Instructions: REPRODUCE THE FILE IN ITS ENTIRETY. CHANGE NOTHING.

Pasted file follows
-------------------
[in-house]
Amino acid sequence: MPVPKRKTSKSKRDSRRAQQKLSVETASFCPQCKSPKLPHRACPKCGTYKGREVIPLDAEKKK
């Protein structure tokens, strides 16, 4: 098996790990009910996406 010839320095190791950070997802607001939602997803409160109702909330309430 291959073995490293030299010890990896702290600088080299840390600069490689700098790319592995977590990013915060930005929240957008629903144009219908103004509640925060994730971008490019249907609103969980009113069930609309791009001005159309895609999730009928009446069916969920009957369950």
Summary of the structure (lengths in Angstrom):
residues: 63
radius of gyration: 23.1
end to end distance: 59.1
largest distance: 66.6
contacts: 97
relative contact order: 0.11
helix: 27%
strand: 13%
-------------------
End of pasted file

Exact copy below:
[in-house]
Amino acid sequence: MPVPKRKTSKSKRDSRRAQQKLSVETASFCPQCKSPKLPHRACPKCGTYKGREVIPLDAEKKK
């Protein structure tokens, strides 16, 4: 098996790990009910996406 010839320095190791950070997802607001939602997803409160109702909330309430 291959073995490293030299010890990896702290600088080299840390600069490689700098790319592995977590990013915060930005929240957008629903144009219908103004509640925060994730971008490019249907609103969980009113069930609309791009001005159309895609999730009928009446069916969920009957369950």
Summary of the structure (lengths in Angstrom):
residues: 63
radius of gyration: 23.1
end to end distance: 59.1
largest distance: 66.6
contacts: 97
relative contact order: 0.11
helix: 27%
strand: 13%